Open to recruitment
Autosomal Dominant Optic Atrophy (ADOA) is caused primarily by mutations in the OPA1 gene found on Chromosome 3. The OPA1 gene takes care of the production of the OPA1 protein. The OPA1 protein is found inside mitochondria, a part of the cell involved in making energy available so that the cell can function normally. Problems with vision are sometimes due to mitochondria not working properly. Due to a shortage of energy, the nerve cells in the eye cannot send visual information to the brain.
By collecting information from as many patients with ADOA through a natural history study, the sponsor of this study (Medpace UK (Stoke Therapeutics) hopes to learn and gather more information about your experience with ADOA over several years, increasing our knowledge about the disease.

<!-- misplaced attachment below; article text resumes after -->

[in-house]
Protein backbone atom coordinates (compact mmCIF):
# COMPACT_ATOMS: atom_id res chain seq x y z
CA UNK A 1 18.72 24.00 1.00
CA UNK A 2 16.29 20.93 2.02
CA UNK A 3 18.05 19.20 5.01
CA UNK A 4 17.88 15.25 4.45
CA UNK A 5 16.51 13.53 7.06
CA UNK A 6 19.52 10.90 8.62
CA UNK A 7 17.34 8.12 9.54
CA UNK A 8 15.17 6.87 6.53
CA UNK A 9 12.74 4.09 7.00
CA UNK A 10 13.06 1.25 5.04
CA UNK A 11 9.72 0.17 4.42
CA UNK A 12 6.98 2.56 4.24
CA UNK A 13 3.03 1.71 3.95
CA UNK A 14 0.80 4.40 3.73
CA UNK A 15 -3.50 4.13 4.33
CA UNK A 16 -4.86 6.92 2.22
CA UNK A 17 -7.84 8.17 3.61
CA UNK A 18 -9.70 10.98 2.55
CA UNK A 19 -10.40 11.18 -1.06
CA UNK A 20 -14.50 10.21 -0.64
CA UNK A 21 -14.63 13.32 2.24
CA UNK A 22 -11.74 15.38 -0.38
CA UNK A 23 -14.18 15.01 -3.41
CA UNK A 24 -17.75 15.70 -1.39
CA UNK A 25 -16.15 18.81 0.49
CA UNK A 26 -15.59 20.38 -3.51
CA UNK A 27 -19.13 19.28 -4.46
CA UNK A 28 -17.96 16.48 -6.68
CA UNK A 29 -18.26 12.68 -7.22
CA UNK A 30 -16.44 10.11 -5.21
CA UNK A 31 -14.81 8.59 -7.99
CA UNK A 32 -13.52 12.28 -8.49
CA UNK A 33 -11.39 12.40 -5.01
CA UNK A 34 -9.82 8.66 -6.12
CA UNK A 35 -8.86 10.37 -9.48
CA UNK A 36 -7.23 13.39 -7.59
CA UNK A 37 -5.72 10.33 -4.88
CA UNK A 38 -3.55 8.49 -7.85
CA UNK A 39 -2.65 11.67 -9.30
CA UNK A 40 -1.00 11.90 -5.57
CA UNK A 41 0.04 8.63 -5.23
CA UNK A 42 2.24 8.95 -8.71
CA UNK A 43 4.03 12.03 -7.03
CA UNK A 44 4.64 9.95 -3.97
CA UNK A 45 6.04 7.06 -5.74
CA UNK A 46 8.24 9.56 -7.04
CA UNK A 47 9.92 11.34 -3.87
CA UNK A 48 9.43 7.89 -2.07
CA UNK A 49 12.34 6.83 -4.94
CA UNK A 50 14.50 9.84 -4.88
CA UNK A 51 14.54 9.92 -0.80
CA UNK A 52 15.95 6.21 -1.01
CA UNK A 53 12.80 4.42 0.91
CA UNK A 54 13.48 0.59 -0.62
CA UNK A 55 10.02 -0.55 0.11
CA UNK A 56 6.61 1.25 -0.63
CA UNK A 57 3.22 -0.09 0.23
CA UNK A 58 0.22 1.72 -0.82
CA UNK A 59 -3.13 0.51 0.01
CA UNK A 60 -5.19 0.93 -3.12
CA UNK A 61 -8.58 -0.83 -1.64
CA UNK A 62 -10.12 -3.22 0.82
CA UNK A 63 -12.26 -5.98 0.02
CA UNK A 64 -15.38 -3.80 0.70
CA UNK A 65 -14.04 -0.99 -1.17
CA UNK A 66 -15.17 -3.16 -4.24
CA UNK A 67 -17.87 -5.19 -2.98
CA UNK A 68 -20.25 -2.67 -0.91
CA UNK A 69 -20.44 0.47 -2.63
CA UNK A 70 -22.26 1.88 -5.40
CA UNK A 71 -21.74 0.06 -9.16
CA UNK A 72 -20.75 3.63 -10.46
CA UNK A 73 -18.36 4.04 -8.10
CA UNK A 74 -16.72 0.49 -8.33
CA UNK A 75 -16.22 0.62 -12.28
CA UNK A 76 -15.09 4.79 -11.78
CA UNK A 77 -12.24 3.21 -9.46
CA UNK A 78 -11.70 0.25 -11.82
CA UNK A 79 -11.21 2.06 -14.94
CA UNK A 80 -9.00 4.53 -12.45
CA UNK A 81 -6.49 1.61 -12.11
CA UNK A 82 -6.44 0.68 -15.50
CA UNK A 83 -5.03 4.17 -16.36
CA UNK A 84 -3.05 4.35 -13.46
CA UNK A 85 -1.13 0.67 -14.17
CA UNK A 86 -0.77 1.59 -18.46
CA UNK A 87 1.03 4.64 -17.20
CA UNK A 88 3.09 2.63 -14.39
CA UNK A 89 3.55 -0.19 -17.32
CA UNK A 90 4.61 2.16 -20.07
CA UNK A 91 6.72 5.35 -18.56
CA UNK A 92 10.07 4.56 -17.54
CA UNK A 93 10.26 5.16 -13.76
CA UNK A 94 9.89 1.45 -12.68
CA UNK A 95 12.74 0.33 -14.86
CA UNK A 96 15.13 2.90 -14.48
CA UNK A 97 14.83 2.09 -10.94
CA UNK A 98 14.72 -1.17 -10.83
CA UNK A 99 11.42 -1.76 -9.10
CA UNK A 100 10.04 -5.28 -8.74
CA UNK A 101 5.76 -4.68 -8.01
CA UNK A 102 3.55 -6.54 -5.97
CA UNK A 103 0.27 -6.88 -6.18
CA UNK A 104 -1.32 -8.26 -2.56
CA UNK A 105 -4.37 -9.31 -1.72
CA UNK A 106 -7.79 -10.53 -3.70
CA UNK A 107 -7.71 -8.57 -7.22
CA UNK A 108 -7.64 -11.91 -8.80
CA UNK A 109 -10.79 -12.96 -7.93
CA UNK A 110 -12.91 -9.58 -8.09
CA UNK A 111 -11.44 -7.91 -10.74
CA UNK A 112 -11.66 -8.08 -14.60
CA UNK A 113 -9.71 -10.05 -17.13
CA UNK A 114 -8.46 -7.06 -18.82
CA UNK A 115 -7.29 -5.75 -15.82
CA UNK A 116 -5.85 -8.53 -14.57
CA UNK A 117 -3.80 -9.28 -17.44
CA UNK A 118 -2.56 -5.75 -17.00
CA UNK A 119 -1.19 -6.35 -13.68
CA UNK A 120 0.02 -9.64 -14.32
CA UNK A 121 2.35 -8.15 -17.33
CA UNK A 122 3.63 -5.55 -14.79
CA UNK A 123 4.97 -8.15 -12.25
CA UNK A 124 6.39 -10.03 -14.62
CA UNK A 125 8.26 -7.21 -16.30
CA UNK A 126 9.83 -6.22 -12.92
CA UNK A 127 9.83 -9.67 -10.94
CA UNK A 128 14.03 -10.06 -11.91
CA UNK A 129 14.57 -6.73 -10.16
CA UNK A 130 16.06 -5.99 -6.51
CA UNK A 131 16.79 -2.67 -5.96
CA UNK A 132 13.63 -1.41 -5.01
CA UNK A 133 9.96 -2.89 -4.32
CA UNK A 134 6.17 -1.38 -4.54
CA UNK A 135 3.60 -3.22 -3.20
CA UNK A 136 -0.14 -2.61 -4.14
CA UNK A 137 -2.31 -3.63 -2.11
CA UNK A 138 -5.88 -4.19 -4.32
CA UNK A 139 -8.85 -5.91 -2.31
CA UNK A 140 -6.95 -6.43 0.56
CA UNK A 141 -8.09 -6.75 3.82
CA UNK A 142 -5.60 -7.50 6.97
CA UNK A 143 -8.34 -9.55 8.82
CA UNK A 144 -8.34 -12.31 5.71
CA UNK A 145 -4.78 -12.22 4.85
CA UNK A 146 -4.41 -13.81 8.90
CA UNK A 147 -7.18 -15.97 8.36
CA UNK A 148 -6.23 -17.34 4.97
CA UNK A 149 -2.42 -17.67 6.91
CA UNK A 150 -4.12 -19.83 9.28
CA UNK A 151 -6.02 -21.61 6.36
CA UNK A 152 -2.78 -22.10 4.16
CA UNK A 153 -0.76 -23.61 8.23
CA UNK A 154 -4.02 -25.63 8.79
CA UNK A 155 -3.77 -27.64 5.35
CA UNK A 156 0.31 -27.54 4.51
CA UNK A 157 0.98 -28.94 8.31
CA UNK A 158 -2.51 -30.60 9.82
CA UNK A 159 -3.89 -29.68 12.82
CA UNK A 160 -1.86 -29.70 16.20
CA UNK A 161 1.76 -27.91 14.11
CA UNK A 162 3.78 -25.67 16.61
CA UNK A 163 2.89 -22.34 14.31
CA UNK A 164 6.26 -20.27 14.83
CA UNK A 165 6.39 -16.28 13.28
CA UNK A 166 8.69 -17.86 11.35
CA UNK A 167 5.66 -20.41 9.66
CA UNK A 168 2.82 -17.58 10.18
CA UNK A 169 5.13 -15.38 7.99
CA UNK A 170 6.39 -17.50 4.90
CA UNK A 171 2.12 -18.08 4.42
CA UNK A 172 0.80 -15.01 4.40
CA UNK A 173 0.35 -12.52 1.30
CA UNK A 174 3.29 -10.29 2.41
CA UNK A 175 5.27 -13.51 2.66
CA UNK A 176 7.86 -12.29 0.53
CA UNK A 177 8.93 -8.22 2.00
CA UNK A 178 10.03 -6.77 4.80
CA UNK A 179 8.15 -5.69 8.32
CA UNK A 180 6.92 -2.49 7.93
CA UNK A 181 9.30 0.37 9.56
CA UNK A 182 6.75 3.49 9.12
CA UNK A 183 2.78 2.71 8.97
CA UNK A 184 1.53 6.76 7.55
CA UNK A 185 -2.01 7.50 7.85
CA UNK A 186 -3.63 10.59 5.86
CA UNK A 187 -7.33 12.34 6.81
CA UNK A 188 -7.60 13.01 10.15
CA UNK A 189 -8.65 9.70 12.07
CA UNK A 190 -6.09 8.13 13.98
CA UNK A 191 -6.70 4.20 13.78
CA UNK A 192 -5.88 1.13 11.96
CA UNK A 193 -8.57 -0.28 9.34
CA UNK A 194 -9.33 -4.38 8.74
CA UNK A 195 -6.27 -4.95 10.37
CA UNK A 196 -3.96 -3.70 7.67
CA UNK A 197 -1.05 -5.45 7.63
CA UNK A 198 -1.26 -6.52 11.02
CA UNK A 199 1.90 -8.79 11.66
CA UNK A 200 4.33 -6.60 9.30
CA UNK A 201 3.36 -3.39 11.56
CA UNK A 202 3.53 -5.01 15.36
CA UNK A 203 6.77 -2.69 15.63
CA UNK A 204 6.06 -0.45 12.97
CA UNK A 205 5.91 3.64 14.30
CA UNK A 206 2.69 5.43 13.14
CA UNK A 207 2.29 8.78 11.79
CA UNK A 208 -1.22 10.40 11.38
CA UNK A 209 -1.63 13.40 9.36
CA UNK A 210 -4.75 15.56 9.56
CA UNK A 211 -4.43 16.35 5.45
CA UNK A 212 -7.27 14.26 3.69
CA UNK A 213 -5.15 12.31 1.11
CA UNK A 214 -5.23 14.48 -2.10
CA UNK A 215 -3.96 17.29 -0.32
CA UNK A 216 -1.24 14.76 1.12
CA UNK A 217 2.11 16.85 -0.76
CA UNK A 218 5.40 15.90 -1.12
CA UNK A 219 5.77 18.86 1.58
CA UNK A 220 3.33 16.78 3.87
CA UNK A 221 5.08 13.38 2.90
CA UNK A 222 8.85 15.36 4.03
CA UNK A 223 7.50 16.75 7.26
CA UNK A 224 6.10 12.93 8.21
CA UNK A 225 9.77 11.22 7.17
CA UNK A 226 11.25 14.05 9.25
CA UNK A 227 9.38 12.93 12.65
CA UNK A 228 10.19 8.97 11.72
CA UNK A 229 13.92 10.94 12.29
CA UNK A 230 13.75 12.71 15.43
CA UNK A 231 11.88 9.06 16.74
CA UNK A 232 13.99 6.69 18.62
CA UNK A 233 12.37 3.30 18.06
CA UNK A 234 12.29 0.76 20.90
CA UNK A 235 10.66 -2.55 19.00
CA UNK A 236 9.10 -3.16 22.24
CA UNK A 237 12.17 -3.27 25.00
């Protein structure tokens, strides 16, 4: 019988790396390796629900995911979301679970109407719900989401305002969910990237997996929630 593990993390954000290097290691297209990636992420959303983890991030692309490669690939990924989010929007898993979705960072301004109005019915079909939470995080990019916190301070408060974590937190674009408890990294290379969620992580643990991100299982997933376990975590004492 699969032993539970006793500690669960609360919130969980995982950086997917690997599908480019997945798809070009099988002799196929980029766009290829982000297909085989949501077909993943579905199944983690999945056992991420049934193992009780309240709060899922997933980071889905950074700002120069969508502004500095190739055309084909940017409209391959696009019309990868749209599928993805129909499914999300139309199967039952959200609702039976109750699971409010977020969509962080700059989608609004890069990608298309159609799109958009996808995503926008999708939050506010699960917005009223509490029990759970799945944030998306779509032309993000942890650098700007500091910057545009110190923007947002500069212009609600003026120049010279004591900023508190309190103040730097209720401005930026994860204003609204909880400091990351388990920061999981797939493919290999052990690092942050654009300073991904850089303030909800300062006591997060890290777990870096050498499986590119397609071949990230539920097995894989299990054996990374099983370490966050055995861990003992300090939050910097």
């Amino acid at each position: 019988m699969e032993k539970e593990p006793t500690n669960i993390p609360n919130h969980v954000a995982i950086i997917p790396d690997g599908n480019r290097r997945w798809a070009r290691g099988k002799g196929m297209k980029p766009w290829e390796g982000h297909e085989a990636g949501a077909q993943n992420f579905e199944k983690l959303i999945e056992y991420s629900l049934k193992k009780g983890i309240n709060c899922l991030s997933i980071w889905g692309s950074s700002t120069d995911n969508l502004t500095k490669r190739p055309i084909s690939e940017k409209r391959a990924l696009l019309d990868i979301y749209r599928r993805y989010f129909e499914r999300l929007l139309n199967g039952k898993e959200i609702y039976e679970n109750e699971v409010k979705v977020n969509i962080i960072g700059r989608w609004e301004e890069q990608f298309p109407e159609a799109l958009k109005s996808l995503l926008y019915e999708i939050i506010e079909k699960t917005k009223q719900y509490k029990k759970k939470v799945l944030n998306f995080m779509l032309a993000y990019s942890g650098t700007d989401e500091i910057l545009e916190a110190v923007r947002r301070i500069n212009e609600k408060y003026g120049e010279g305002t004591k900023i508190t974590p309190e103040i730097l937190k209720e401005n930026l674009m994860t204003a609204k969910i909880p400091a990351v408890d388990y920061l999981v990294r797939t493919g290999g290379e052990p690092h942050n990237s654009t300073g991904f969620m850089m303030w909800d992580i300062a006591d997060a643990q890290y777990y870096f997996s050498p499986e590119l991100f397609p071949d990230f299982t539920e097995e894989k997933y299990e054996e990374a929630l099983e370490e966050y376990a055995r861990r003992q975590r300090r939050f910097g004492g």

The primary objective of this study is to evaluate the rate of change in patients with Autosomal Dominant Optic Atrophy (ADOA).
The aim of this natural history study is to evaluate the rate of change for patients with ADOA, by completing eye and vision assessments,, assessing quality of life and exploring factors associated with disease progression.
Who can take part?
– Individuals (aged (≥8 to ≤60 years old) with a diagnosis of Autosomal Dominant Optic Atrophy (ADOA) caused by mutations (changes) in the OPA1 gene.
What is involved?
Participants will be asked to visit Addenbrooke’s Hospital for up to 5 visits over a 24-month period. The study visits will involve:
– Collecting information about medical history and medical conditions
– Undergoing genetic testing (saliva or cheek swab)
– Completing physical examinations and a number of eye and vision assessments
– Completing quality of life (QOL) questionnaires
– Collecting blood samples for analysis